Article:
The concepts of ‘precarity’ and ‘informality’ have become prominent ways of characterizing the adverse employment impacts of global market liberalization. In sociological terms, the word ‘precariat’ is often used to identify vulnerable populations forced to depend on unprotected and unstable jobs. By referring to both the insecurity of employment conditions and related broader social dislocations and inequalities, ‘precarity’ has tended to mirror the notion of the ‘informal economy’, largely applied to societies in the global South. The International Labour Organization initially used ‘informal’, with a focus on juridical norms, to define undocumented and unregulated activities, largely performed as self-employment. More recently, however, ‘informality’ has come to characterize unprotected occupations in a broader sense, or jobs lacking security and social provisions, even when performed within a legally ‘formal’ sector or in a subordinate relationship towards certified enterprises. In older capitalist countries and emerging economies alike, the expansion of informal employment is crucially shaped by outsourcing and casualization in established companies, which explains the conceptual convergence of informality and precariousness. Such changes decisively question the idea, which played an important role when the notion of the ‘informal sector’ first emerged in the 1970s, that a socio-economic dualism exists between waged and irregular employment.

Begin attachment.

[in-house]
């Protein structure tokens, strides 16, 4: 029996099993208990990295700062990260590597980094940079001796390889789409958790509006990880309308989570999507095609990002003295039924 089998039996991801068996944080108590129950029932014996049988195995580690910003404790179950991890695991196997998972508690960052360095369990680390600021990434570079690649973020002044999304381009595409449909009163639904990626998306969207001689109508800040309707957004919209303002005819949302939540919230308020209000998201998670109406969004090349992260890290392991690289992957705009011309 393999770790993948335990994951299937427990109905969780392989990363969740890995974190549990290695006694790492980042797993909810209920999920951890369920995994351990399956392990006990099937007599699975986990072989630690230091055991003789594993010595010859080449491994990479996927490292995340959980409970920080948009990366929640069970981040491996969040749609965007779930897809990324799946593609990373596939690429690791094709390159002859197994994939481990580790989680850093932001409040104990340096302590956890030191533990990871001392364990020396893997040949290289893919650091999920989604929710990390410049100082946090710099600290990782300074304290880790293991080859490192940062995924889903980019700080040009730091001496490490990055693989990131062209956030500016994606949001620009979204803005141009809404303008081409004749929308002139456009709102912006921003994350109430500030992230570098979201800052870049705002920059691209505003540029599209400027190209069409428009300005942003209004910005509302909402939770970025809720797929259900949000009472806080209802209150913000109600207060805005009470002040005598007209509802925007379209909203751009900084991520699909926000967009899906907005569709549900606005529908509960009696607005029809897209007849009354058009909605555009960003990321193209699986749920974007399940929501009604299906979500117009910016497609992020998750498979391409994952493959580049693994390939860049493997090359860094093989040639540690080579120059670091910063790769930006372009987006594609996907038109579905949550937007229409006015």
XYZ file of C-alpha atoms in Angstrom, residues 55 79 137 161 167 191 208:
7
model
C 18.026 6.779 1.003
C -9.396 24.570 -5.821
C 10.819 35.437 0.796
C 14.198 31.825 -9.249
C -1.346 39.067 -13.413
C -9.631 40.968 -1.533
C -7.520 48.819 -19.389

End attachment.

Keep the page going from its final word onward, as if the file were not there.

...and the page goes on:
In the early twenty-first century, precarious and informal work have spurred policy interventions and political strategies by labour and social movements. Collective mobilizations of precarious workers have emphasized that wage labour is failing as a conduit to and guarantor of social integration, citizenship rights, redistributive compacts and subjective stability. Yet the alternative, broadly inspired by a once-triumphant Keynesianism, of a harmonious and equitable wage-based social order has also faded as critics of the welfare state point to its environmentally damaging productivism, gender biases in favour of male breadwinning and narrow national focus of citizenship.
To the extent that they question the idea of wage labour as a standard and universal social norm, the concepts of precarity and informality usefully introduce this chapter's discussion of Africa in the twentieth and early twenty-first centuries, a context in which capitalist production regimes have not led to employment relations typically characterized by stable and protected wage earning.